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SEO Highlights for January

Calendar showing January 2022

After a busy year on search, we’re looking forward to another year of flurry and activity in 2022. January kicked off our SEO highlights nicely, with some interesting new features dropping on Google search. If you would like regular updates from Uprise Up on the world of digital marketing, follow us on Twitter.

 

New Robots Meta Tag: indexifembedded

Google have revealed the introduction of a new robots meta tag. The tag in question? Indexifembedded (index if embedded). The tag should be used to tell Google when you want content to be indexable if it’s embedded on a different page using an iFrame, even when the original page has a noindex tag in place (blocking it from being indexed by Google).

This tag is supported only by Google for now, but we’re sure if it proves valuable other search engines will catch on and adopt it.

The intention behind this new tag is to make it even easier for websites to have control over which parts of their content is indexed. However, we’re unclear as to when this tag would be used or required. And from checking out Twitter, we can see we’re not the only ones questioning this. There’s call for Google to provide case use for this new tag. So hopefully we’ll hear more soon.

 

People Search Next: the new mobile feature

Mobile search results in the US are getting a new feature that will be shown alongside other assets such as People Also Ask and People Also Search For. Confirmed by Google with Search Engine Land, People Search Next is used to show users what previous users have gone on to search following a particular query.

As it’s US based at the moment it’s not a feature we can test our ourselves yet on UK search results. This feature seems fairly similar to other additions Google have been adding to the search results. Like predictive text, it will provide a guiding influence on how users interact with search. Whilst it shows practical value, I’d like to know how much it’ll affect the space within search results, whether it is pushing traditional organic results further down, impacting their impressions and clicks. This might be something to be aware of when the update is rolled out more internationally.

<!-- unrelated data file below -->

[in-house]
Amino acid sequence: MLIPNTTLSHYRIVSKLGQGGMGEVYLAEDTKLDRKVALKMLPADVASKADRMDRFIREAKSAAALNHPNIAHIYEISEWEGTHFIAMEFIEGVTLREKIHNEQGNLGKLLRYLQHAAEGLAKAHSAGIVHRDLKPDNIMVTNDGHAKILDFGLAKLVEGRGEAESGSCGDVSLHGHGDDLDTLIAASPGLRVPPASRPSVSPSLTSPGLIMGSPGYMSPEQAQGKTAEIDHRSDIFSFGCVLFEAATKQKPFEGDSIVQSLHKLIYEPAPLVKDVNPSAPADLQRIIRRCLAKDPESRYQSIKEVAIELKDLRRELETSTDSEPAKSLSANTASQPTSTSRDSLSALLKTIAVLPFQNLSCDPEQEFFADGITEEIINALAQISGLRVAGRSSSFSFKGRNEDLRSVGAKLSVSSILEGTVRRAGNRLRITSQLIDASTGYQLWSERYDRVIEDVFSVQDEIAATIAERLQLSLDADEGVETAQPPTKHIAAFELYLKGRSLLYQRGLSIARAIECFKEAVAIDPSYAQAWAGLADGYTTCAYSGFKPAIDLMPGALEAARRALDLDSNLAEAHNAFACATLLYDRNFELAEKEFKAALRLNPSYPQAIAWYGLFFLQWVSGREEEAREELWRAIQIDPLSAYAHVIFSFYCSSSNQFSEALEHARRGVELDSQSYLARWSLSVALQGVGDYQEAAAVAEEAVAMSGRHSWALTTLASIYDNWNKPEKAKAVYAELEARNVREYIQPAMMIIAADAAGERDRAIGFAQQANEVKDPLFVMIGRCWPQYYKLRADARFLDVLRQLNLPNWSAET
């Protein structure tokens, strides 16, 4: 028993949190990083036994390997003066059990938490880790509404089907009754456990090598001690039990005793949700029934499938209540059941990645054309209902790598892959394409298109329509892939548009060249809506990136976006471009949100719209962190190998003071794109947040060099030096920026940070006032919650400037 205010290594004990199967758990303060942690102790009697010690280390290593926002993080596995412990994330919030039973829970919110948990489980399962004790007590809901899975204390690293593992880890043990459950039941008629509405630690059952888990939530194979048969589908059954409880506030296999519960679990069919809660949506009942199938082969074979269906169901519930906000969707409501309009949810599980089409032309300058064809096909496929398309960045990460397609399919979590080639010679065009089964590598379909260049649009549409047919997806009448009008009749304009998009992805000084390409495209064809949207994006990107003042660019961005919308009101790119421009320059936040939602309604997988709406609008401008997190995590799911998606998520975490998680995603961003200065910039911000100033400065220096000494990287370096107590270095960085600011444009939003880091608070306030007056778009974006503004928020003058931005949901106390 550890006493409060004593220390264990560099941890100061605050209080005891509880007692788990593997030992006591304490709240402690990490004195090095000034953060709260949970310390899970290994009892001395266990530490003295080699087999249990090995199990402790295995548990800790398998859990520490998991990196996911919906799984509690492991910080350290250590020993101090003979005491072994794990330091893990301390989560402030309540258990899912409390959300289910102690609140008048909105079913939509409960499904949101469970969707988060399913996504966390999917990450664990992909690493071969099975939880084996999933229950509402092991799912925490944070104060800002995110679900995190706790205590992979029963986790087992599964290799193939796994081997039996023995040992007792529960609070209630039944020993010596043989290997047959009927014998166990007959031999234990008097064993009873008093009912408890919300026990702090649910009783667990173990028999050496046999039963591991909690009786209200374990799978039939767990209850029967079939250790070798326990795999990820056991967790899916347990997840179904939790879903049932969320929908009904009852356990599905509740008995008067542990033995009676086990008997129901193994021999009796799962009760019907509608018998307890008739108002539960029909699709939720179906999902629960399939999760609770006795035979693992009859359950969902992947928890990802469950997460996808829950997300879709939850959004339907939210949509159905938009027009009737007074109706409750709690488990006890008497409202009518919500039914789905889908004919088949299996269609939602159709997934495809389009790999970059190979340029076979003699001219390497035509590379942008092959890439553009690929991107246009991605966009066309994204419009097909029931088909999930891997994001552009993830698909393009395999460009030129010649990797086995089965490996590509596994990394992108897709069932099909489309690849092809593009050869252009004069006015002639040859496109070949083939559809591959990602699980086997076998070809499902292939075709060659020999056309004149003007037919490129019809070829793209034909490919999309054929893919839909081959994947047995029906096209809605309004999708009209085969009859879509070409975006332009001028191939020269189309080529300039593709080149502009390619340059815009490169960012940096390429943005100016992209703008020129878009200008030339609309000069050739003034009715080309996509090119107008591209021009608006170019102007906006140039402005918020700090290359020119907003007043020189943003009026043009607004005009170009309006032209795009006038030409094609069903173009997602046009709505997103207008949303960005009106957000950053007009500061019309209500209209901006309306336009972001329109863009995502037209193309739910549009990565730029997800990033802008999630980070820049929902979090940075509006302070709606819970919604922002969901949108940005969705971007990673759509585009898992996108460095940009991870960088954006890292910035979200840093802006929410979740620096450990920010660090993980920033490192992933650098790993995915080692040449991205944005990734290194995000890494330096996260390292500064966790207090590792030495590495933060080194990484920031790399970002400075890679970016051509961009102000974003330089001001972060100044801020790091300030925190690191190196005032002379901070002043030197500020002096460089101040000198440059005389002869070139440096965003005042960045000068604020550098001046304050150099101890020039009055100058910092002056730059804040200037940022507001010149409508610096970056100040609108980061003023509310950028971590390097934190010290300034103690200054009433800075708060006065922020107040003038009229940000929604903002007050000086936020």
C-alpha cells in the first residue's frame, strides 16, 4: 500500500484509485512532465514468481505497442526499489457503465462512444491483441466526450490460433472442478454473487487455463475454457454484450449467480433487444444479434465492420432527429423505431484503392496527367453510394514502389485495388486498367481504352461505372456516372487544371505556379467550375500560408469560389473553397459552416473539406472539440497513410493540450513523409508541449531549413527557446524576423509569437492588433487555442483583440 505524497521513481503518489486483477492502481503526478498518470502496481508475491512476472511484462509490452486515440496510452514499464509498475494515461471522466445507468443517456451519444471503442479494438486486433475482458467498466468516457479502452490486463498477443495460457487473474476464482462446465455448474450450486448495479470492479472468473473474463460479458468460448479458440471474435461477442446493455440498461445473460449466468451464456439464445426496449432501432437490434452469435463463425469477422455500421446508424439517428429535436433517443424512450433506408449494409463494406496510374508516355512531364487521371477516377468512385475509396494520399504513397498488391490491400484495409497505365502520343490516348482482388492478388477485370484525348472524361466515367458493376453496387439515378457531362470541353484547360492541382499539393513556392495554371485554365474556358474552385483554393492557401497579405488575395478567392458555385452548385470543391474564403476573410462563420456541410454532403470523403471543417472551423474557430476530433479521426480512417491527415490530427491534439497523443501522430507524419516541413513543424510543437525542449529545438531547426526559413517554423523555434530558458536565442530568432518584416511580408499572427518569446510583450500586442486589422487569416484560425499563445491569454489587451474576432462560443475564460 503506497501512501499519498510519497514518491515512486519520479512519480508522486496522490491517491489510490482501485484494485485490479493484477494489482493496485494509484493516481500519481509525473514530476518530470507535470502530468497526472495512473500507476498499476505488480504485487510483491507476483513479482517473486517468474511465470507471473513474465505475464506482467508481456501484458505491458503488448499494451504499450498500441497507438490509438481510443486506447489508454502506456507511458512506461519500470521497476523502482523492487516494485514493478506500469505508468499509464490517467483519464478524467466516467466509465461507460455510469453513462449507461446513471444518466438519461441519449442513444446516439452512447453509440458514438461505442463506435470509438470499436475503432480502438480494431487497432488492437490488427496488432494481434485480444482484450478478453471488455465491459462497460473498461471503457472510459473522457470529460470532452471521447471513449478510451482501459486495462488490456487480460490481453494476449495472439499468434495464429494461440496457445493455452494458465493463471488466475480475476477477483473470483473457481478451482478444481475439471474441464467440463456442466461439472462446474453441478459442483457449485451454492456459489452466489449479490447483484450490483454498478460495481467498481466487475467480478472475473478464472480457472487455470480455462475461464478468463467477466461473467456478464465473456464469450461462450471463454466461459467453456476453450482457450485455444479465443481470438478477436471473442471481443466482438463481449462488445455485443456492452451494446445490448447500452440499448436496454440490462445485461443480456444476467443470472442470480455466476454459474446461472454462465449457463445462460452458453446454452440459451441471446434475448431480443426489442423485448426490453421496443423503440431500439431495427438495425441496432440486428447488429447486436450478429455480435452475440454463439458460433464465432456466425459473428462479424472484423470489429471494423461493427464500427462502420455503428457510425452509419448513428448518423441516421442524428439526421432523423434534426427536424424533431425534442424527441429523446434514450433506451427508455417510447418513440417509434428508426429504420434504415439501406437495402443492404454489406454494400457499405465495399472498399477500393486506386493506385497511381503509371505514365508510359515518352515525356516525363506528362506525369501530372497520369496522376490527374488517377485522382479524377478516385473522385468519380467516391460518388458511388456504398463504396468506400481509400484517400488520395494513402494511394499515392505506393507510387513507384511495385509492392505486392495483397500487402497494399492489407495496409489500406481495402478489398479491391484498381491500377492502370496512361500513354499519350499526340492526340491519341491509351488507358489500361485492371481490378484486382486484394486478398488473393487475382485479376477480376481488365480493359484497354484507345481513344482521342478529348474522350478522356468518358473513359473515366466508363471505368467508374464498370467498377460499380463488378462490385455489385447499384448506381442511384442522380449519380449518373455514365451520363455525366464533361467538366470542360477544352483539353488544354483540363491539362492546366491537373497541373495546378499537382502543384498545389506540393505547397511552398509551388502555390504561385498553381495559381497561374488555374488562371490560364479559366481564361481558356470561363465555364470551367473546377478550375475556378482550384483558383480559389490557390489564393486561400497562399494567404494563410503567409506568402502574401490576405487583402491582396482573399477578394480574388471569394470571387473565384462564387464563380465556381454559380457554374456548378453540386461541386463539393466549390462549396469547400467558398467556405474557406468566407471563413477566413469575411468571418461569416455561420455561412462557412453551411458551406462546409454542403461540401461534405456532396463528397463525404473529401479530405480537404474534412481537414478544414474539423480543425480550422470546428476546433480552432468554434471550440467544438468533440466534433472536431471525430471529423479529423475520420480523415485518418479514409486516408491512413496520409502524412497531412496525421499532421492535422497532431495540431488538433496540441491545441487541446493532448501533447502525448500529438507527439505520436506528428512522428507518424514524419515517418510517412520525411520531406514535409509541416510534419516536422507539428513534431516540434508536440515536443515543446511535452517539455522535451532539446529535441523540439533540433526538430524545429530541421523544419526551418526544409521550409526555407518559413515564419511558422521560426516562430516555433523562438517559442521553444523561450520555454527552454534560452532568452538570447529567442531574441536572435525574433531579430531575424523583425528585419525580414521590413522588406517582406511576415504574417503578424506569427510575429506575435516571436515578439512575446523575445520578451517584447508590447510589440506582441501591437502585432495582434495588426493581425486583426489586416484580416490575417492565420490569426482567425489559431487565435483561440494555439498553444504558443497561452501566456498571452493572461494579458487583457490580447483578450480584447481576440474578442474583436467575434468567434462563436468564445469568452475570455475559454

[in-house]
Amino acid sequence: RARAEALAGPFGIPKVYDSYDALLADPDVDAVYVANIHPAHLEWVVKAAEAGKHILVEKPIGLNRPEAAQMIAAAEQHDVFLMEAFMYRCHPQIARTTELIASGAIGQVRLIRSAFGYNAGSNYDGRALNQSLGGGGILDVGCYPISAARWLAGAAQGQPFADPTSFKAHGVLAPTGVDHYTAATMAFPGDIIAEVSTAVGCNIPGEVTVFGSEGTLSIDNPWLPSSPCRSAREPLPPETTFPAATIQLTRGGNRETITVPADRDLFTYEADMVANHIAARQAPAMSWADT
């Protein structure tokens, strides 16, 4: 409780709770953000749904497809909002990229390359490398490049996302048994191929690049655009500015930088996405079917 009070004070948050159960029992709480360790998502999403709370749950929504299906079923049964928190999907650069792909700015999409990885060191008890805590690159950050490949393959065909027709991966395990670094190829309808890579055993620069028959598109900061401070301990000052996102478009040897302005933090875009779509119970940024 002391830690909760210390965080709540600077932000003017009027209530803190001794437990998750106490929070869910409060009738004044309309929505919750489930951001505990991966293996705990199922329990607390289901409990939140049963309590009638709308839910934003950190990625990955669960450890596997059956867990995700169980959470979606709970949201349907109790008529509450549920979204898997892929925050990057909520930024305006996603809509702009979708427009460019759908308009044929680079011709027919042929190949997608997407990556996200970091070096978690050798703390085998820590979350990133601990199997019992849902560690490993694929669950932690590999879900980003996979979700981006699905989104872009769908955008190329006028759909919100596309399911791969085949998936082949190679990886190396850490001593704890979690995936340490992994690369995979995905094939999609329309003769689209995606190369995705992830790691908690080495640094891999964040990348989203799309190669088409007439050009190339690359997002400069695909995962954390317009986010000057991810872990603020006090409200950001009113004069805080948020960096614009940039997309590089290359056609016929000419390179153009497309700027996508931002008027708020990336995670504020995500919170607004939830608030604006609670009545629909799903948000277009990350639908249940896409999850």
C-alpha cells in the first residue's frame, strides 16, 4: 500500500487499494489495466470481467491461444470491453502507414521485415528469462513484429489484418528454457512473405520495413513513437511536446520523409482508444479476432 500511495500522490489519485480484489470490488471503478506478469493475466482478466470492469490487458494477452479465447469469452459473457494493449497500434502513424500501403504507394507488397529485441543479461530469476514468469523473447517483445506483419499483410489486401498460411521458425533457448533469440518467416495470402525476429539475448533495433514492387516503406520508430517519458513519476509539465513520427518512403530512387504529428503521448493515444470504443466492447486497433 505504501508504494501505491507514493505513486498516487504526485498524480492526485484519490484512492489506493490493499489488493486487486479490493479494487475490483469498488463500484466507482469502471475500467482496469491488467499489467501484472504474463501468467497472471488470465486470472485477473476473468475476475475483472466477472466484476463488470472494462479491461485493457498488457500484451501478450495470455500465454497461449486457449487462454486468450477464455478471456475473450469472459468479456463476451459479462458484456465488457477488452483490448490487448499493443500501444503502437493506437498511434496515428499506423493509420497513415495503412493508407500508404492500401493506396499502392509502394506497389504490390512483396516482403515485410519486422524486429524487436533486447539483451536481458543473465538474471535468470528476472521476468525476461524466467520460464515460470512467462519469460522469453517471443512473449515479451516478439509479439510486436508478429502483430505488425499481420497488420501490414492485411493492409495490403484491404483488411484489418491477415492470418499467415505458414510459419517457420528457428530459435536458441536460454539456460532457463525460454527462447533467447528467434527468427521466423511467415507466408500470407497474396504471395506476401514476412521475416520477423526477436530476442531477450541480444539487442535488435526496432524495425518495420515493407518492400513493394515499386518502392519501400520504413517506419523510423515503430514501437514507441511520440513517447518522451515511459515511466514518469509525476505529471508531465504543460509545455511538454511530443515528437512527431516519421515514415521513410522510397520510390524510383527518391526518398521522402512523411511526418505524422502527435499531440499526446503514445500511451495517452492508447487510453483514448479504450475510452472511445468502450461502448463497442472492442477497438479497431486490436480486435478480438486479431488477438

Recipe Markup now requires specific times

Google has made a few announcements or changes regarding Structured Data this month. But one that interests us is the change to Recipe Markup (Schema). For each of the core markups you can use in Search, Google has accompanying documentation websites can use as a guide. In their documentation for Recipe Schema, all references to timings have been updated from ranges to specific times.

On their updates documentation, Google state on 18th January:

“Removed guidance about specifying a range for the cookTime, prepTime, and totalTime properties in the Recipe documentation. Currently, the only supported method is an exact time; time ranges aren’t supported. If you’re currently specifying a time range and you’d like Google to better understand your time values, we recommend updating that value in your structured data to a single value (for example, “cookTime”: “PT30M”).”

This is worth noting because Recipe Schema can have a big impact on how Recipe content performs in the Search Results. Pages with this Schema in place can target enhanced search results; whether they just pull through aggregate ratings to their traditional search result, or double up and appear in the Recipe Carousel at the top of search results pages. You need Recipe Schema to do that. Therefore, always worth making sure your Recipe Schema is up to scratch and accurate. It’s a competitive world for Recipe Queries; you want to make sure you can compete!

 

Yoast SEO launches on Shopify

Calling all eCommerce sites! Your time is here, for Yoast SEO have revealed they are on Shopify. Already available for WordPress sites as a plugin (in fact, it’s the most popular app used on WordPress for SEO), the Shopify app is designed to make optimisation of your site easier and quicker.

There is a cost for Yoast SEO on Shopify, whereas WordPress sites can use a free version if preferred (albeit with restricted features). At $29 a month, the cost isn’t too high and Yoast SEO presents an exciting prospect for those on Shopify. It’s an app to be considered.

 

Did we miss anything?

If there was anything else that happened in January that caught your eye, feel free to tweet us at upriseUPSEM, email us at [email protected], or simply send us a message through our contact page. We’d love to hear from you.

 

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